Crown-of-thorns starfish are one of the most damaging creatures of tropical coral reefs, particularly Australia's Great Barrier Reef. They are voracious predators that release the contents of their stomach on to the coral. Digestive juices then liquify the coral ready for consumption. A single individual can wipe out large areas in this way. They are almost completely covered in protective venomous spines capable of causing great pain in humans. Yet the crown-of-thorns starfish does have predators of its own, including molluscs, fish and worms.
Scientific name: Acanthaster planci
The following habitats are found across the Crown-of-thorns starfish distribution range. Find out more about these environments, what it takes to live there and what else inhabits them.
Discover what these behaviours are and how different plants and animals use them.
Additional data source: Animal Diversity Web
Acanthaster planci, commonly known as the crown-of-thorns starfish, is a large, multiple-armed starfish (or seastar) that usually preys upon hard, or stony, coral polyps (Scleractinia). The crown-of-thorns receives its name from venomous thorn-like spines that cover its upper surface or the crown of thorns of Jesus. It is one of the largest sea stars in the world, the largest being probably the sunflower seastar (Pycnopodia helianthoides).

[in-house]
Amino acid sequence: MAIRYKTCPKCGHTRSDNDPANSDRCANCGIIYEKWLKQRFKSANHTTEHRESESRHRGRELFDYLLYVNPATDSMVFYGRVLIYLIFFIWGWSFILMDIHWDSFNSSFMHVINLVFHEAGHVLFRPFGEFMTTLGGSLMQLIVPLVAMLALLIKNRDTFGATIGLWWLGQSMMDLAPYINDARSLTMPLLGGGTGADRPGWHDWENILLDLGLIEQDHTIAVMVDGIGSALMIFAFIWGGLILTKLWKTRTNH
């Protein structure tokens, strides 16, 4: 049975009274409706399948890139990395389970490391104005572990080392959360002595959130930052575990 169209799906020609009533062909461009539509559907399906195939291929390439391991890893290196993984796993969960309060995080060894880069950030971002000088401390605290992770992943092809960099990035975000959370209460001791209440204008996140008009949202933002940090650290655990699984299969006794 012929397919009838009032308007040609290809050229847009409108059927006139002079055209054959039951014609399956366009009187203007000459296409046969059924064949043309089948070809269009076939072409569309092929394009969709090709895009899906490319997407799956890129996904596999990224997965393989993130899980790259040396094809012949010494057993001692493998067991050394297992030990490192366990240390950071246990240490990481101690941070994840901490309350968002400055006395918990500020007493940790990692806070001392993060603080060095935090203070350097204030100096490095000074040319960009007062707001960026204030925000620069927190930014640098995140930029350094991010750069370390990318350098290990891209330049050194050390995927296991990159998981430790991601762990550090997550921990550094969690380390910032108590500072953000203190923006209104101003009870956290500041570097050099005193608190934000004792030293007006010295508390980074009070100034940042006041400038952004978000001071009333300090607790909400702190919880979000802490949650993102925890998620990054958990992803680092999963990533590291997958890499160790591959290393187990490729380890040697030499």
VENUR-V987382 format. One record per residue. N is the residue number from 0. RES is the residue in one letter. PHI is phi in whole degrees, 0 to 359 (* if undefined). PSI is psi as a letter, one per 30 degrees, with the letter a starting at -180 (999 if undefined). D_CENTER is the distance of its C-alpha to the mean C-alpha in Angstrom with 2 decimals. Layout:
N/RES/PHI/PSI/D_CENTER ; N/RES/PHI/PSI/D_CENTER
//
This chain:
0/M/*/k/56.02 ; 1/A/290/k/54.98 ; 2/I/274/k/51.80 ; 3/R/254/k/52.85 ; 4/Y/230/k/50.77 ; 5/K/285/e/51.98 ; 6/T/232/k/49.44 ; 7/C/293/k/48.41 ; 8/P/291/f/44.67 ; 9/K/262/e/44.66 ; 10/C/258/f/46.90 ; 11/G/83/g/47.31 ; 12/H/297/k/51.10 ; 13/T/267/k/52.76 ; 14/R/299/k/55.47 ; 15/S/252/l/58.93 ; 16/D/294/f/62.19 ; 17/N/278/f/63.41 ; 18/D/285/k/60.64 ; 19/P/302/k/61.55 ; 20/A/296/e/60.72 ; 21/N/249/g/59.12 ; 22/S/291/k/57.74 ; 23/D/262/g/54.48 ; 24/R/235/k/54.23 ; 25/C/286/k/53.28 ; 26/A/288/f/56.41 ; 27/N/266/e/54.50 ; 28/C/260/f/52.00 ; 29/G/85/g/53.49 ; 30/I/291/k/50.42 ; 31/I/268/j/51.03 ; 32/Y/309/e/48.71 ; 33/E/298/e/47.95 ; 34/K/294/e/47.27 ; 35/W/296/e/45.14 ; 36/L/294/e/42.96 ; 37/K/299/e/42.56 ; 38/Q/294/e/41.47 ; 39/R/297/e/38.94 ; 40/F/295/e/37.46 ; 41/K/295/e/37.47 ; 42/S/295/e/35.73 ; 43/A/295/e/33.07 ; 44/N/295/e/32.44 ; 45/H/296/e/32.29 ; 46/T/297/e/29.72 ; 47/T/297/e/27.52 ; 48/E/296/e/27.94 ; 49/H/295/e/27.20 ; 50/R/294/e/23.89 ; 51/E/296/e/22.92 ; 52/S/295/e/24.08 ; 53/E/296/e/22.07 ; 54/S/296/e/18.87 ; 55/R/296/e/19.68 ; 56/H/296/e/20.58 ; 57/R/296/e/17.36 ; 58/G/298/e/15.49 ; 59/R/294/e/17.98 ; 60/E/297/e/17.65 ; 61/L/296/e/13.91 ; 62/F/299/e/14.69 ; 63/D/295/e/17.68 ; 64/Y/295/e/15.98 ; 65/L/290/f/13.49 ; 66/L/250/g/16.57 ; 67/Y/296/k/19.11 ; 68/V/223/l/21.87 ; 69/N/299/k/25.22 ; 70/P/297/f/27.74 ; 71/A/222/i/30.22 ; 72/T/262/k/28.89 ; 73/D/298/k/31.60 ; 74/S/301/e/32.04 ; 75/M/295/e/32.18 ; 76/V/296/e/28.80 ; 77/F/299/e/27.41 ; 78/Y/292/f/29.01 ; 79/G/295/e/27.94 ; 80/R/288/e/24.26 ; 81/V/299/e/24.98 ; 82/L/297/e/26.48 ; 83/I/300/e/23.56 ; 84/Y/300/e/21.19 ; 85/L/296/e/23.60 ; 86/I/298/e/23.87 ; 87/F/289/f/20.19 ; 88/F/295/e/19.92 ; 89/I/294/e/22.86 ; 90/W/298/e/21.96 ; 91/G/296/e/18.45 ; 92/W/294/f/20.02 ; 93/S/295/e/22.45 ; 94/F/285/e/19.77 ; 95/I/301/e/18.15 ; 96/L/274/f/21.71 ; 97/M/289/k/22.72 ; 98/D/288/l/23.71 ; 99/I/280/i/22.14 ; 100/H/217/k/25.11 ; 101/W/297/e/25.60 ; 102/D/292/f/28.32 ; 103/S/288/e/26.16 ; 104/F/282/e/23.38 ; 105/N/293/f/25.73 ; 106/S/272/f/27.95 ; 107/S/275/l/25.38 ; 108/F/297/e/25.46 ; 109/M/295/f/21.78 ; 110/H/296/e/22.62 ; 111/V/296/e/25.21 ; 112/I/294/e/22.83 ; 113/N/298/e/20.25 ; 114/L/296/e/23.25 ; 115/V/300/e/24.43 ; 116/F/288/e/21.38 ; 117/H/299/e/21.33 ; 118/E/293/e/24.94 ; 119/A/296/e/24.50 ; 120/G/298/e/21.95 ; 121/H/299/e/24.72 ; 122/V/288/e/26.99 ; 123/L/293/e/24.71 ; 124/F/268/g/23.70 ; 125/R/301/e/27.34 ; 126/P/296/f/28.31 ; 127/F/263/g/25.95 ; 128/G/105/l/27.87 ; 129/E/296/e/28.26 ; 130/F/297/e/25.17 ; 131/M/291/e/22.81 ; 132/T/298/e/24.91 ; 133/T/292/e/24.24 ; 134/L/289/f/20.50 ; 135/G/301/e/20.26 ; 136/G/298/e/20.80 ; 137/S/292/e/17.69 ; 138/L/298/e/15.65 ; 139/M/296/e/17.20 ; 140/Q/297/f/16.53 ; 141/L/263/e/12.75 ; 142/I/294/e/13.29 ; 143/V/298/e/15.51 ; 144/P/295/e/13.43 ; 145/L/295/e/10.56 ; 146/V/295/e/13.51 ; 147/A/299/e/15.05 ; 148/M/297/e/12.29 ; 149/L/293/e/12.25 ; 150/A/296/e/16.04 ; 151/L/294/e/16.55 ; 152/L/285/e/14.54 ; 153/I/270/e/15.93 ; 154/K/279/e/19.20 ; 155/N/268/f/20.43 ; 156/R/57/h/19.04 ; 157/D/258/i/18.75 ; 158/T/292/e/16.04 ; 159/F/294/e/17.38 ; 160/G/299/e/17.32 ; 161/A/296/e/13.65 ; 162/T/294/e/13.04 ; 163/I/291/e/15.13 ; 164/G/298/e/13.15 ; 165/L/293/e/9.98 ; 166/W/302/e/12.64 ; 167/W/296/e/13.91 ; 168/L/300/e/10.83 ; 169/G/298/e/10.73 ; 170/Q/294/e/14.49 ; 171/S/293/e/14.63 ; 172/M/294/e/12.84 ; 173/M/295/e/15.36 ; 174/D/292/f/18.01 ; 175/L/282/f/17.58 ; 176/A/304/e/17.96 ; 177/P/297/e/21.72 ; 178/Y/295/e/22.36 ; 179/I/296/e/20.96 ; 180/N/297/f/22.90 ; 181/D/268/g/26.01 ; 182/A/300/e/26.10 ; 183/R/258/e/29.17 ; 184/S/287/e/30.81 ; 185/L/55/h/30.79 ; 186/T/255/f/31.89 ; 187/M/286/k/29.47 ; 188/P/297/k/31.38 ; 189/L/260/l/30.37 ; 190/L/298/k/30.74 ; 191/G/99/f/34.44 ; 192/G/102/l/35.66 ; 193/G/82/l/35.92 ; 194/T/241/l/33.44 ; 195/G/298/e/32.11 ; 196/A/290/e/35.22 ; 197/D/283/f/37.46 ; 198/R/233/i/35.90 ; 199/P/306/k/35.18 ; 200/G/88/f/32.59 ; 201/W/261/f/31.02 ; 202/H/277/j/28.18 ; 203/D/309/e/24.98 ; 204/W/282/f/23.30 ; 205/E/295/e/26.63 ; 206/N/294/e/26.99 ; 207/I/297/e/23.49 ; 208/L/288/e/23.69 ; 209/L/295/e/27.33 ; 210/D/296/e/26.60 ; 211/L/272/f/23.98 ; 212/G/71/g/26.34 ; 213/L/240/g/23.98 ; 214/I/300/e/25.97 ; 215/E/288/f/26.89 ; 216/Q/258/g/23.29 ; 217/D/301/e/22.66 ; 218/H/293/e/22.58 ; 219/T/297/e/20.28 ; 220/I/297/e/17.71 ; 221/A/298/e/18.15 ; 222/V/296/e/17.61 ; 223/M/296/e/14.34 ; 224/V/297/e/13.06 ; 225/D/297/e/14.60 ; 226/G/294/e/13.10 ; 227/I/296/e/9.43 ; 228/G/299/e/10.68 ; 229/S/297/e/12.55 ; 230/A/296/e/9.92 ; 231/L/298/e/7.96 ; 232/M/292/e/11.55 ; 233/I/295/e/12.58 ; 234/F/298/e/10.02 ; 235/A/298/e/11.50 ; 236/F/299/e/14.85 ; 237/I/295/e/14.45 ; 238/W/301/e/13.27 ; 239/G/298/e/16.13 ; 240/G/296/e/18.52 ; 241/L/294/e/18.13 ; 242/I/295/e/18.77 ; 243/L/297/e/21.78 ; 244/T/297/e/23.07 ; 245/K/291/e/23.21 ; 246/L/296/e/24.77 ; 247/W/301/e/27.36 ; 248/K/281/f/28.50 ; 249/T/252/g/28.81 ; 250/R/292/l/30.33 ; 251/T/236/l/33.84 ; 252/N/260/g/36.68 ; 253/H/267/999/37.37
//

A. planci has a very wide Indo-Pacific distribution. It occurs at tropical and subtropical latitudes from the Red Sea and the east African coast across the Pacific Ocean, across the Indian Ocean to the west coast of Central America. It occurs where coral reefs or hard coral communities occur in this region.
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